Steam Attack Puts Users at Risk of Spear Phishing

Tuesday, November 15, 2011

Josh Shaul


Steam Database Attack Puts Users At Risk Of Spear Phishing Scams

Last week it was announced that attackers gained access to Steam, an online video gaming platform run by parent company, Valve.

According to the information posted on Steam’s website, the first phase of this massive attack was the insertion of targeted malicious ads or “malvertising” offering to sell cheat codes for online games to users of the Steam forums.

Initially, the company thought that only its forums had been infiltrated, until late last week when it was announced that its database housing personal information of its 35 MILLION customers had also been compromised.

This database housed…

“information including user names, hashed and salted passwords, game purchases, email addresses, billing addresses and encrypted credit card information. We do not have evidence that encrypted credit card numbers or personally identifying information were taken by the intruders, or that the protection on credit card numbers or passwords was cracked. We are still investigating.”

While the company has made a statement saying it doesn’t have evidence of credit card numbers or PII being taken by intruders, they have not made any statement to the contrary (something along the lines of “our database monitoring logs don’t show any unusual access to customer data”).

Couple their vague statement with the typical lax state of database security in today’s corporate world, and it’s a fair bet that there was no security system in place to monitor access to the sensitive customer information stored in Valve’s databases. They may not have any evidence that credit cards or PII were taken because they may not have any evidence of what was taken at all.

The system’s attackers gained access to a treasure trove of sensitive data. This includes names, addresses, purchase history, emails, passwords and credit card numbers. The most obviously sensitive stuff, the passwords and credit card numbers, did have some potentially powerful protections. The passwords were salted and hashed.

A good implementation of salting before hashing can yield very secure results – however weak implementations that used fixed salt are not all that unusual, and those are quite easy to break. The stored credit card numbers were encrypted. It’s likely that these will be difficult to extract although that, too, depends on the method of encryption and whether the attacker was able to gain access to the encryption keys.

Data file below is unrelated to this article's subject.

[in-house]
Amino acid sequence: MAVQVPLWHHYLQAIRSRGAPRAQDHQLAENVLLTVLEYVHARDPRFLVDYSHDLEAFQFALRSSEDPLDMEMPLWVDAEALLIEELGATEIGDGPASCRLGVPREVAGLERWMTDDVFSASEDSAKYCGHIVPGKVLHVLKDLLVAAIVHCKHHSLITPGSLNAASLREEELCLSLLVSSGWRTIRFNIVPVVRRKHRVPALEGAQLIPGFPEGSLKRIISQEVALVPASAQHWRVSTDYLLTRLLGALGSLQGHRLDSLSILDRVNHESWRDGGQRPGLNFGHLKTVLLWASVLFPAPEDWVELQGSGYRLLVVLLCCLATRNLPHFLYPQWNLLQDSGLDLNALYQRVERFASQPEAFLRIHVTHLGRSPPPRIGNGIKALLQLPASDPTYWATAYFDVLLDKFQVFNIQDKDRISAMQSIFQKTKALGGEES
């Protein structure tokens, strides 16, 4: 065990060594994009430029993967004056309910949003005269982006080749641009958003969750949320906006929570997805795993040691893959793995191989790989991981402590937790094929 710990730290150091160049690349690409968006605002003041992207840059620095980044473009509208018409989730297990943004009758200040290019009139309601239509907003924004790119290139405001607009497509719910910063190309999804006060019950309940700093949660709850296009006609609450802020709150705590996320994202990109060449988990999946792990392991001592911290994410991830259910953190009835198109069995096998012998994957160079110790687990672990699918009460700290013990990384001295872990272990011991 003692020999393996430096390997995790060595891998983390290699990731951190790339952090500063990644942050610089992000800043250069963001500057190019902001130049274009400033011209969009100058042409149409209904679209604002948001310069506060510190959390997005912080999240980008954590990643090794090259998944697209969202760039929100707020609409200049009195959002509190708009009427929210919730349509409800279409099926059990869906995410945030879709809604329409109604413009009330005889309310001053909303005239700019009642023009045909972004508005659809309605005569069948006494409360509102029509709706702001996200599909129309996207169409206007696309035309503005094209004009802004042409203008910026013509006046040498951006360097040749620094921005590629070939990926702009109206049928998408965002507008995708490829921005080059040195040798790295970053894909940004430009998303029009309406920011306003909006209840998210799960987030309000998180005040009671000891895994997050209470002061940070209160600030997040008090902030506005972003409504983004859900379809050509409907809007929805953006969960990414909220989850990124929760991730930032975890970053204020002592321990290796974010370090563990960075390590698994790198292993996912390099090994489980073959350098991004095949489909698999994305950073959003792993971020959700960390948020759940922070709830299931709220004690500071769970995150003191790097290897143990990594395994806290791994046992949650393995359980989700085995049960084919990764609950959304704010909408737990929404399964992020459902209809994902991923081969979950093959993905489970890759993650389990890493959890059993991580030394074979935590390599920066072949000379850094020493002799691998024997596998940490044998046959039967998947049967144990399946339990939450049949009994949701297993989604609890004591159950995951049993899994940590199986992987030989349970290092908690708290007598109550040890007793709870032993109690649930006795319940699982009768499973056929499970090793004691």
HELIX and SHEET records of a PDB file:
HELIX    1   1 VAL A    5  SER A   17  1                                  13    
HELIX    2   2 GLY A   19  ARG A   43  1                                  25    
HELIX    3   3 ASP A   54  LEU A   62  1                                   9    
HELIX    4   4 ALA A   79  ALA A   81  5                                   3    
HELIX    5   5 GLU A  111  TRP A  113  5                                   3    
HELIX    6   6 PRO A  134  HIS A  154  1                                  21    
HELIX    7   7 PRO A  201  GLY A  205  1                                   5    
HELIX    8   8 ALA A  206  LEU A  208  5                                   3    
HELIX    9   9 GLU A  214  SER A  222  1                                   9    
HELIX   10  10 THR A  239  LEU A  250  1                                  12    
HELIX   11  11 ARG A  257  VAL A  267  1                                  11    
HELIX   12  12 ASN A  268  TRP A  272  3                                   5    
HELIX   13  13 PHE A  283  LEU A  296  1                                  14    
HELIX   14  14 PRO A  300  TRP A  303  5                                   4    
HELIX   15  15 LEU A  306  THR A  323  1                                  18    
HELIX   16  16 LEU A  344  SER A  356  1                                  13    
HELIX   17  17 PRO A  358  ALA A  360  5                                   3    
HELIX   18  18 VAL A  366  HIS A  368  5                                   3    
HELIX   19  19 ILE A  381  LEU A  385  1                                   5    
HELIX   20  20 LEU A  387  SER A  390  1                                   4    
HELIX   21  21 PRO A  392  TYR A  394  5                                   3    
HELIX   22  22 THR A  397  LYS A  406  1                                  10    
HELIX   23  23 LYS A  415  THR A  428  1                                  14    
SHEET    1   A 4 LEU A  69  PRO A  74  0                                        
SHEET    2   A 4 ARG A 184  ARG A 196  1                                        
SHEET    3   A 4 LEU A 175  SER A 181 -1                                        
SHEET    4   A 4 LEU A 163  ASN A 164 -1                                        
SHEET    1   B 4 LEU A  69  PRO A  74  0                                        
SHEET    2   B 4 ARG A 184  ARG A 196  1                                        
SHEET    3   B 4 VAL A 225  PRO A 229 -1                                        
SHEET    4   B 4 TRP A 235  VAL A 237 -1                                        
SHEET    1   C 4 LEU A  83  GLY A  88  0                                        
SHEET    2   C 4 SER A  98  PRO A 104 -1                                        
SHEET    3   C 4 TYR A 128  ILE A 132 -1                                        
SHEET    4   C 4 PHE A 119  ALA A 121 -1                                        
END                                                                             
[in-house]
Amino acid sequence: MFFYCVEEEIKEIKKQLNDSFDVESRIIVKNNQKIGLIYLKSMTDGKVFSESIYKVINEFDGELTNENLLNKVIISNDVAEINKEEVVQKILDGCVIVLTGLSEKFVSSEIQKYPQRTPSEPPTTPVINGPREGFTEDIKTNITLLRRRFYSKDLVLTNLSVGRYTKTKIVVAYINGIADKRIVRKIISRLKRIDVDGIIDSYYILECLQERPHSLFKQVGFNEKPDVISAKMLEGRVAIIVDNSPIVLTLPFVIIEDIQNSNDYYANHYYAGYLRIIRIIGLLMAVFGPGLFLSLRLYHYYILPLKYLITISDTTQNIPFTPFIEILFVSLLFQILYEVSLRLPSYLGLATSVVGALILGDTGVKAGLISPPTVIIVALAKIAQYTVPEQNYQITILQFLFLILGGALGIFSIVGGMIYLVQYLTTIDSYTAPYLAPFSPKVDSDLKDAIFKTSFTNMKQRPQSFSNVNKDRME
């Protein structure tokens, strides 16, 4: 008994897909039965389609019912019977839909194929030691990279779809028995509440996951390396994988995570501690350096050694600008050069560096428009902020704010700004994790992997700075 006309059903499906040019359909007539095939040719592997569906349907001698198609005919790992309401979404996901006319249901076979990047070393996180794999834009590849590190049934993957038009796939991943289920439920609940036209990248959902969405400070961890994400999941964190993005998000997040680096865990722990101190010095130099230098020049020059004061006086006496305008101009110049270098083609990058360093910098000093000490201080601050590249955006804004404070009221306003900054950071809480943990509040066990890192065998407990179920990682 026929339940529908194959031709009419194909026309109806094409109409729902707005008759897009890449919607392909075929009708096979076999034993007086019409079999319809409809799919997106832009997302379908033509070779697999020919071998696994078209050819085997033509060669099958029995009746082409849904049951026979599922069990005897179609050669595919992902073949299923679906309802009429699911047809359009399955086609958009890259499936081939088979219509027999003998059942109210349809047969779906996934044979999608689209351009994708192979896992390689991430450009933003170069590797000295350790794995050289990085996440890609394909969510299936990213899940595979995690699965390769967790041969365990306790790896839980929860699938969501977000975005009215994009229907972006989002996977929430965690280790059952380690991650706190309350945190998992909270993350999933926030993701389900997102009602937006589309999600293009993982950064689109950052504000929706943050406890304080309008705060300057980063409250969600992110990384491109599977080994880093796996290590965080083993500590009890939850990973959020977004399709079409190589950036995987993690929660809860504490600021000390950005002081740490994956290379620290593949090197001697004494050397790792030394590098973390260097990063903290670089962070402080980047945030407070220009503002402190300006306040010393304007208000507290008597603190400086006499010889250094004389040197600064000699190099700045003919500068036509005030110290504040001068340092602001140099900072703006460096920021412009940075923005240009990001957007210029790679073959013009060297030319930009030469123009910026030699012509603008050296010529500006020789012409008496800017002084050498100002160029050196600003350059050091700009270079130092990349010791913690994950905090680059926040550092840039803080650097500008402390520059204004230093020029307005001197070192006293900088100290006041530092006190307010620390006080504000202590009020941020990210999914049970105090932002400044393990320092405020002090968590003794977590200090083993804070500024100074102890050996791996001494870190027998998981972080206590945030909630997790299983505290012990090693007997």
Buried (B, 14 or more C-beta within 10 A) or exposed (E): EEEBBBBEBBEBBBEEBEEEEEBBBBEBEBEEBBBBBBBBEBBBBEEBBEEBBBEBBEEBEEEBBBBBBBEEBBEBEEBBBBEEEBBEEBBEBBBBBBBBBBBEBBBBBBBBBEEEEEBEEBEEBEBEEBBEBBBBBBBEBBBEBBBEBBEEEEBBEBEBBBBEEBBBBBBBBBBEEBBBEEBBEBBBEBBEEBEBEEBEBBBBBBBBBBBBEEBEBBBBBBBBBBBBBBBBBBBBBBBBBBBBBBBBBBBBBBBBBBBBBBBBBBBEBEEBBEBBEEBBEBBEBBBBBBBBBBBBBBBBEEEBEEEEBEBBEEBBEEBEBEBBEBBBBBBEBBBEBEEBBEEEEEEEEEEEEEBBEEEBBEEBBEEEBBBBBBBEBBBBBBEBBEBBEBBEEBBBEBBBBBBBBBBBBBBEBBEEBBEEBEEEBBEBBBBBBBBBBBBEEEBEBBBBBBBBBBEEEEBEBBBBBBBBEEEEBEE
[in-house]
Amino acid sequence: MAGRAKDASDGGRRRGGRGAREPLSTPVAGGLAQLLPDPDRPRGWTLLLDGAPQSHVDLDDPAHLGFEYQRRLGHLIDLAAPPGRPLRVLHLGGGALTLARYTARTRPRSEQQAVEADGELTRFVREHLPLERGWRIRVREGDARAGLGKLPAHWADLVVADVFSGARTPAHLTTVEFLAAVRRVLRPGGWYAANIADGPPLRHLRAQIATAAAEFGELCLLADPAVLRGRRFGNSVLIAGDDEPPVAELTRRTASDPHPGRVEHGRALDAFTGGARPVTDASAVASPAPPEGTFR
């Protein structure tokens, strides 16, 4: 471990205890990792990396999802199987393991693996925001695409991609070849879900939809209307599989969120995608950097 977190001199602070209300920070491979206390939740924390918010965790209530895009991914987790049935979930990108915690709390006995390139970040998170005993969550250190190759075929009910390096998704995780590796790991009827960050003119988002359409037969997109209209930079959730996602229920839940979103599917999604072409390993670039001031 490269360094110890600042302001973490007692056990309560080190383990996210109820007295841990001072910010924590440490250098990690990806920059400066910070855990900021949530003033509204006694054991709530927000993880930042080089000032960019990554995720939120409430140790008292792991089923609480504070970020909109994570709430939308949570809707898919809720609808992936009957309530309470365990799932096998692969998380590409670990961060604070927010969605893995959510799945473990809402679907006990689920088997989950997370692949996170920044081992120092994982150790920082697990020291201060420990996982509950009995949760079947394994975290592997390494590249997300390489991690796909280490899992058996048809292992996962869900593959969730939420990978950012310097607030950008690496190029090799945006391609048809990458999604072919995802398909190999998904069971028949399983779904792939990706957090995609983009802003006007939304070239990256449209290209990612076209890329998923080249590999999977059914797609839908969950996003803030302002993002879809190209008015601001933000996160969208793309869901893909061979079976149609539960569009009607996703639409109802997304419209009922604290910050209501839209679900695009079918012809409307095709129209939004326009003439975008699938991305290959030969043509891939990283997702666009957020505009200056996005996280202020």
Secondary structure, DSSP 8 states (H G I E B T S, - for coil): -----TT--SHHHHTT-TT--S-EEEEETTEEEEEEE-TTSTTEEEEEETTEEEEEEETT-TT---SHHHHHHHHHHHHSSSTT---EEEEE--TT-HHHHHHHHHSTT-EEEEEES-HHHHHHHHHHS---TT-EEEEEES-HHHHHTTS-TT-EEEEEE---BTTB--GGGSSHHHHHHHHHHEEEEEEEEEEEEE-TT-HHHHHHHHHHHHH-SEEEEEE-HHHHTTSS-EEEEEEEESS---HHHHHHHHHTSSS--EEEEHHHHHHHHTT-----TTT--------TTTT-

Let’s assume that the passwords and credit card numbers both got wrapped up with strong crypto implementations and they are safe and secure. Even without this data, the bad guys still got some really valuable stuff. Email addresses, street addresses and purchase history.

Armed with this customer data obtained from the databases, the attackers can execute a targeted campaign of malvertising and spear phishing against Steam users. Knowing which games each user is playing is a powerful tool in a thief’s hands. It provides the ability to create very tailored phishing emails to users, and significantly ups the chances of users clicking malicious links or falling for the scam offered to them.

This incident illustrates that attackers are focused on the large caches of personal information that can be leveraged for profit. Gaming companies make a prime target with their vast communities of paying and attentive users.

I’m sure many CISOs in the gaming industry feel like they have a bulls eye tattooed on their chest. But this is no social action against the gamers. This is pure hack-for-profit.

Anyone who stores vast quantities of customer data could be the next target. Here are some tips for protecting critical data to avoid scenarios such as this:

Cross-posted from

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